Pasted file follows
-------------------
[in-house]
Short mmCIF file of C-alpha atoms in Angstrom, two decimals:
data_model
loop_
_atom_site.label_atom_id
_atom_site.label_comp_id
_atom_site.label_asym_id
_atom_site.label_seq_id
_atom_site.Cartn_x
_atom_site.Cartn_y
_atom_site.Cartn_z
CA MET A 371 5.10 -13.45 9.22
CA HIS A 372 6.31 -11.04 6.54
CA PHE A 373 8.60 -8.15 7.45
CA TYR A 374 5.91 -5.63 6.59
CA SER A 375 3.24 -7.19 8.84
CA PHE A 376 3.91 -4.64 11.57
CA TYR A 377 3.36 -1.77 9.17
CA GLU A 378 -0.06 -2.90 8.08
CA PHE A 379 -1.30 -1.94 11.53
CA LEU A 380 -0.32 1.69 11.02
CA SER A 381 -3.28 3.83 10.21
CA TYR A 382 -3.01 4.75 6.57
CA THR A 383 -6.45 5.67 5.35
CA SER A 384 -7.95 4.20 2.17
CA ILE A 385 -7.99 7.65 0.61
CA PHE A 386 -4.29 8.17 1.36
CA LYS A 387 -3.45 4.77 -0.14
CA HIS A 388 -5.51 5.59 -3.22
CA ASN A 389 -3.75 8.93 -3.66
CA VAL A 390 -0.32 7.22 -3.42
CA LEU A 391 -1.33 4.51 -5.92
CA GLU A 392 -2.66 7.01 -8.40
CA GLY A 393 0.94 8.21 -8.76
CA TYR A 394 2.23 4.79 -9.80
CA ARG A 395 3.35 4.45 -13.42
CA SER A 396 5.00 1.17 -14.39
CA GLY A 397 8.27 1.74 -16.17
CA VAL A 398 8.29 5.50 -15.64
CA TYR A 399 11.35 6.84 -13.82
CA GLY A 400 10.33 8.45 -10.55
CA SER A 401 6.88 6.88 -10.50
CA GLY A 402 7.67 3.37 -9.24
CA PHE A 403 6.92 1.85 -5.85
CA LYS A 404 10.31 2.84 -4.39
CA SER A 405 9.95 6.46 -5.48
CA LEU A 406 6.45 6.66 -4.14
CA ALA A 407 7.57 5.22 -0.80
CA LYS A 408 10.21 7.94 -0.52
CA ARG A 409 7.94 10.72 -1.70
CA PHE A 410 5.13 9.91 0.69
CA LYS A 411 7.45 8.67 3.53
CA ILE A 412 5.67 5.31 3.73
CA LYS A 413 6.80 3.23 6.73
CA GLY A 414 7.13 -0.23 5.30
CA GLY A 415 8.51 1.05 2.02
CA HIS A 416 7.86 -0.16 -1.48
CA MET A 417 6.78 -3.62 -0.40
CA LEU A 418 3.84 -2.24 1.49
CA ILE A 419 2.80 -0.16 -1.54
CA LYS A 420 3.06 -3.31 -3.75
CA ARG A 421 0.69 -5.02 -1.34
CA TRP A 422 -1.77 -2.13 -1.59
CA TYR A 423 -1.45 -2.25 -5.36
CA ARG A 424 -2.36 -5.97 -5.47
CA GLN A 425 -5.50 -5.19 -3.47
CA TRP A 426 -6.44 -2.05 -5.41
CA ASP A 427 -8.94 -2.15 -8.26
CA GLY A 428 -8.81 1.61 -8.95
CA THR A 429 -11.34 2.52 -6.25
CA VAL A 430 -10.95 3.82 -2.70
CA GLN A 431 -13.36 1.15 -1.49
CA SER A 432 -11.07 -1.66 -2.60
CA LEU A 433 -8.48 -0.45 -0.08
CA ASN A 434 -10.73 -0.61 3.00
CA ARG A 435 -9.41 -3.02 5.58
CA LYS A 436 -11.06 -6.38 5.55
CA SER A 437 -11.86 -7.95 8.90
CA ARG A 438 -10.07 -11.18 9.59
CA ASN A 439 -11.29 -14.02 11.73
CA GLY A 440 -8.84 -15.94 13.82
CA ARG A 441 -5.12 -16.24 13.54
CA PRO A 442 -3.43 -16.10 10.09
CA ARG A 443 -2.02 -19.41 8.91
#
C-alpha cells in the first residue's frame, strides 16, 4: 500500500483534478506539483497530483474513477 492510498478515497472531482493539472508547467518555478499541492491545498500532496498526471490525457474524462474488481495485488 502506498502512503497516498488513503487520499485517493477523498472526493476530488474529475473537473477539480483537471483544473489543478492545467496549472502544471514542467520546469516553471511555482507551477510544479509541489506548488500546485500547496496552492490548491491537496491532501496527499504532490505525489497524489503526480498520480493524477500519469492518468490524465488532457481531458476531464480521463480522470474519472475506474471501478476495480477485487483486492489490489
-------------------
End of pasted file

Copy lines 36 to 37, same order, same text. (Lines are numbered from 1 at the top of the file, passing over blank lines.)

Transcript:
CA ARG A 395 3.35 4.45 -13.42
CA SER A 396 5.00 1.17 -14.39